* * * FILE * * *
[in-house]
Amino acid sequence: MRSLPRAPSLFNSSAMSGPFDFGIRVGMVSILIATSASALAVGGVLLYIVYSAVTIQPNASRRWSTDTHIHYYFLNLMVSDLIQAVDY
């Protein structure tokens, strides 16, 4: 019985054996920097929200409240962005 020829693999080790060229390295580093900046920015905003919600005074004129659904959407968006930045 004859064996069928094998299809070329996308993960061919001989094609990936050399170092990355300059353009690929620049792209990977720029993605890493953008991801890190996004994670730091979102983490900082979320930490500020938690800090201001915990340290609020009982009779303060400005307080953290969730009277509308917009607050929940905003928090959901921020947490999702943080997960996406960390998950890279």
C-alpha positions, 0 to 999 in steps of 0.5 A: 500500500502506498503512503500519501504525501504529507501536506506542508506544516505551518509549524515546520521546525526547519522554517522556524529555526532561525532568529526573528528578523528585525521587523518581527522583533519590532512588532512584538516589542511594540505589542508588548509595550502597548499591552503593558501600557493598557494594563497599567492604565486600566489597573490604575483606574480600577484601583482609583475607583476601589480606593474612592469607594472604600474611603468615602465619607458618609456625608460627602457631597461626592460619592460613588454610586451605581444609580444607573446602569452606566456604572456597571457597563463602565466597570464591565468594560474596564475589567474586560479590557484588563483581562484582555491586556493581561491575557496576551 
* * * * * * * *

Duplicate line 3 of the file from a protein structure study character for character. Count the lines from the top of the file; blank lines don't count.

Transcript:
């Protein structure tokens, strides 16, 4: 019985054996920097929200409240962005 020829693999080790060229390295580093900046920015905003919600005074004129659904959407968006930045 004859064996069928094998299809070329996308993960061919001989094609990936050399170092990355300059353009690929620049792209990977720029993605890493953008991801890190996004994670730091979102983490900082979320930490500020938690800090201001915990340290609020009982009779303060400005307080953290969730009277509308917009607050929940905003928090959901921020947490999702943080997960996406960390998950890279």